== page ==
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most car doors open outwards, I`ve yet to see a Hinge when it`s closed, and not only that most doors have one lock, so 1 lock against 3 hinges in a time race? my bet is the lock pops 1`st.

 

Well it would be costly to create the same system for a house door the same as the car, if the solution is to make it open the other way allows for a simple system and security, then why change.

 

Maybe there is some historical reasons as well that just never changed.

 

Then again I could be over analyzing it all. For all I know it could be the most illogical reason. They don't HAVE to have a good reason for it.

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Doors open inwards so that Hollywood toughguy cops can shoulder-barge their way in. If they opened outwards, they'd have to tie their pantyhose to the doorknob and pull. No scope for macho posturing there.

 

Now in Startrek they have sliding doors....death to hinges. How oldfashioned.

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For security, there's no further way to effectively bar a door from the inside if it opens outwards. Inward opening doors can be braced or barred to prevent entry. But I think the best answer is the screen system. Can't put a storm door or a screen door on an outward opening front door.

 

sure there is! think bank vault! or a simple sliding bolt, it`s Much more secure outwards opening.

as for screen doors, I`ve never seen one in the uk ever, last time I saw one was in Canada.

I wondered if there was some historical reasoning for it also :)

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sure there is! think bank vault! or a simple sliding bolt' date=' it`s Much more secure outwards opening.

as for screen doors, I`ve never seen one in the uk ever, last time I saw one was in Canada.

I wondered if there was some historical reasoning for it also :)[/quote']No screen doors in the UK!?! Don't you believe in cross-ventilation? What keeps the flies out when your door is open?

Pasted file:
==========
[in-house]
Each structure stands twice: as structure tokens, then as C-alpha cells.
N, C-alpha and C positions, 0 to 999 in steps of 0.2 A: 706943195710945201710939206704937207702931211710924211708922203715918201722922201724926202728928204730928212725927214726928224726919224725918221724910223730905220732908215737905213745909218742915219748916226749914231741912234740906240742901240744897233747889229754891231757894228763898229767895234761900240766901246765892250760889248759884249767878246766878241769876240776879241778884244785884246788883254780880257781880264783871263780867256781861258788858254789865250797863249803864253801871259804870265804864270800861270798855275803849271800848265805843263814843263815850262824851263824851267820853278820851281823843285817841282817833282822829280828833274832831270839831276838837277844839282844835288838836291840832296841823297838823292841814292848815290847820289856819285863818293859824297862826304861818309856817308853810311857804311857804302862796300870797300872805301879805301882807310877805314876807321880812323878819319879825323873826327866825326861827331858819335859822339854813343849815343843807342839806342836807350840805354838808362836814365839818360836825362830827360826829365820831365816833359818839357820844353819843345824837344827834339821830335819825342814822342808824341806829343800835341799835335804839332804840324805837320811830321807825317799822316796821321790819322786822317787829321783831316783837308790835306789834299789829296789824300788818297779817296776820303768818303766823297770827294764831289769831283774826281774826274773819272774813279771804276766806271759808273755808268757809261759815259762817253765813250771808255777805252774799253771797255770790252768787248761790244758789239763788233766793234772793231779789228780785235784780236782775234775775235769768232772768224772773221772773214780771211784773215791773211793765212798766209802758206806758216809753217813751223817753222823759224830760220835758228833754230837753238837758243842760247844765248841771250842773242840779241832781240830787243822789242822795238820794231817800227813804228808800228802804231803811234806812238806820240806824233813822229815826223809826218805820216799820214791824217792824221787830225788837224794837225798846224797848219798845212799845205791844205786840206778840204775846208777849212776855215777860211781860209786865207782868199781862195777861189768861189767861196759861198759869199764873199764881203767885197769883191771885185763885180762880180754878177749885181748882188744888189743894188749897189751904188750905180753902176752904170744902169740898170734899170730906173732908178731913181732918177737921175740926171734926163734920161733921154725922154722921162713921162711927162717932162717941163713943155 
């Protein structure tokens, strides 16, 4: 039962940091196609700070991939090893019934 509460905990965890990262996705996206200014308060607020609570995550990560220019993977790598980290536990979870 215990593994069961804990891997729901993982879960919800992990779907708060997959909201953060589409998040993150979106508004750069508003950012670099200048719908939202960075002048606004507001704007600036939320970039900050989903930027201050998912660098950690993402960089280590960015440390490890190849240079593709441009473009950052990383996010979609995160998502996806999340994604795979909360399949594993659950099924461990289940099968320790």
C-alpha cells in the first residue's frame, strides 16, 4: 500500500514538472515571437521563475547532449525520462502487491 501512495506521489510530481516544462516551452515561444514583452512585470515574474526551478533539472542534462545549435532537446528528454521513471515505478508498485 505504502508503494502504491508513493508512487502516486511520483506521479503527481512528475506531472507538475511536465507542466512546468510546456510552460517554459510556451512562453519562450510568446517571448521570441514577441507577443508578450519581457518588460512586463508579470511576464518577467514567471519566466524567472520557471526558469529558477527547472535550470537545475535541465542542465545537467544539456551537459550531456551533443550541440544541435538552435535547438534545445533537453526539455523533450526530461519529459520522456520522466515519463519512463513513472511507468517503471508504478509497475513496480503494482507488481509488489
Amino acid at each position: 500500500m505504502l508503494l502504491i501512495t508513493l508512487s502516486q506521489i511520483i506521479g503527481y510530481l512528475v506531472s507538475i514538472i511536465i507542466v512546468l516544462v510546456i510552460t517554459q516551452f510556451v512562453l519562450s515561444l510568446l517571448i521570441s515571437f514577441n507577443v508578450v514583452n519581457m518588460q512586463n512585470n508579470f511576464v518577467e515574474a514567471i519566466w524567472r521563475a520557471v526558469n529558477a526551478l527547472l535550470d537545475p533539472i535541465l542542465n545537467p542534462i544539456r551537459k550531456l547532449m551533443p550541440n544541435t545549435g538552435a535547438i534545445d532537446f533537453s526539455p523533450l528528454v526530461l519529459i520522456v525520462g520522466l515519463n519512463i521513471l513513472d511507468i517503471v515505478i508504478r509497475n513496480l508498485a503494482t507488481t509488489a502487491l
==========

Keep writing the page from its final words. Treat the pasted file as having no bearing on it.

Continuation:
Historically, there are probably instances of this convention changing like any style changes. Geography may have had something to do with it as well. Can't open an outward facing door if there's three feet of wet drifted snow in front of it. It could've changed just due to personal prefs too. Like which way do you hang the toilet paper, under so it hugs the wall and stays out of the way or over so you can reach it easier? :confused:

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aha! the Snow!

 

now THAT`s a good point, I rem getting snowed in the once whilst in Canada, although the screen door was a pain, there was indeed a benefit to be had with an inwards opening door (a benefit beyond a free day off school).

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most car doors open outwards, I`ve yet to see a Hinge when it`s closed, and not only that most doors have one lock, so 1 lock against 3 hinges in a time race? my bet is the lock pops 1`st.

 

Car doors are not made in the same way, though, and I was thinking along the lines of historical influences. There's a recess so that the edge of the door near the hinge can move inwards, and the doors are very thin at those points (but metal, so they're strong). House doors are framed in and relatively thick, which presents a different problem in construction. (not that there might not be a modern workaround, but we're talking about the influence of tradition here, so we have to look at the construction methods available years ago). House doors were made to keep people out, so you need the frame to support the edges, and inward-opening doors can be barred, as Phi noted. Locks aren't so much an issue historically; I think they're a much more modern addition.

 

And breaking in isn't always a race against time. Popping three hinge bolts means you can replace them and mask the appearance of having broken in, since the door will still work. Smashing the lock tends to give the secret away.

 

And the point about snow, or any other obstruction, is a good one. Can't trap someone in as easily if the door opens inwards.